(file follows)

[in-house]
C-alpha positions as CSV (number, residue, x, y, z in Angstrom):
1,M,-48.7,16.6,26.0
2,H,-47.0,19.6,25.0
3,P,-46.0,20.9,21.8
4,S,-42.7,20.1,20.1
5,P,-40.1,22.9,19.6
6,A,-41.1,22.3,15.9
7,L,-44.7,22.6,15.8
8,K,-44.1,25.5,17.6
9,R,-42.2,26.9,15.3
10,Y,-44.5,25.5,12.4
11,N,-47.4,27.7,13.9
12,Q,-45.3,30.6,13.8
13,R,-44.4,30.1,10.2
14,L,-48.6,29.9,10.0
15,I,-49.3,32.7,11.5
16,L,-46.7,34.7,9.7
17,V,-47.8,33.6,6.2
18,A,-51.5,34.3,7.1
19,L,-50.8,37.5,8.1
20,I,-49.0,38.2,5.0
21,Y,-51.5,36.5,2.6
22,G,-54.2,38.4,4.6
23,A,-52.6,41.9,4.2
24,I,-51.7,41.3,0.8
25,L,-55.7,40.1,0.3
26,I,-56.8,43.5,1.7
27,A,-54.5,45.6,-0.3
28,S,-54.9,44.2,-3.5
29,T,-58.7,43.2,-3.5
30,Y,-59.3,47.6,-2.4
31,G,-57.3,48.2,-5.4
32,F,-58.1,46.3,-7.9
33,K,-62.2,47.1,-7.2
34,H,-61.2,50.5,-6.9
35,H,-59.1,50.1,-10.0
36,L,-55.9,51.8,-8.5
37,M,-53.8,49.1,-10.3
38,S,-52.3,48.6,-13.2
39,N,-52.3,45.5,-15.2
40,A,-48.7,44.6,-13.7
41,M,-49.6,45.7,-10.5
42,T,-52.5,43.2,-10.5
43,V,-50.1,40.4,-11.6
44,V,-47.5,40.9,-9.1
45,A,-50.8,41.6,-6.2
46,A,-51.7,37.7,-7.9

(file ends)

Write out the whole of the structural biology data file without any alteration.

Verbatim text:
[in-house]
C-alpha positions as CSV (number, residue, x, y, z in Angstrom):
1,M,-48.7,16.6,26.0
2,H,-47.0,19.6,25.0
3,P,-46.0,20.9,21.8
4,S,-42.7,20.1,20.1
5,P,-40.1,22.9,19.6
6,A,-41.1,22.3,15.9
7,L,-44.7,22.6,15.8
8,K,-44.1,25.5,17.6
9,R,-42.2,26.9,15.3
10,Y,-44.5,25.5,12.4
11,N,-47.4,27.7,13.9
12,Q,-45.3,30.6,13.8
13,R,-44.4,30.1,10.2
14,L,-48.6,29.9,10.0
15,I,-49.3,32.7,11.5
16,L,-46.7,34.7,9.7
17,V,-47.8,33.6,6.2
18,A,-51.5,34.3,7.1
19,L,-50.8,37.5,8.1
20,I,-49.0,38.2,5.0
21,Y,-51.5,36.5,2.6
22,G,-54.2,38.4,4.6
23,A,-52.6,41.9,4.2
24,I,-51.7,41.3,0.8
25,L,-55.7,40.1,0.3
26,I,-56.8,43.5,1.7
27,A,-54.5,45.6,-0.3
28,S,-54.9,44.2,-3.5
29,T,-58.7,43.2,-3.5
30,Y,-59.3,47.6,-2.4
31,G,-57.3,48.2,-5.4
32,F,-58.1,46.3,-7.9
33,K,-62.2,47.1,-7.2
34,H,-61.2,50.5,-6.9
35,H,-59.1,50.1,-10.0
36,L,-55.9,51.8,-8.5
37,M,-53.8,49.1,-10.3
38,S,-52.3,48.6,-13.2
39,N,-52.3,45.5,-15.2
40,A,-48.7,44.6,-13.7
41,M,-49.6,45.7,-10.5
42,T,-52.5,43.2,-10.5
43,V,-50.1,40.4,-11.6
44,V,-47.5,40.9,-9.1
45,A,-50.8,41.6,-6.2
46,A,-51.7,37.7,-7.9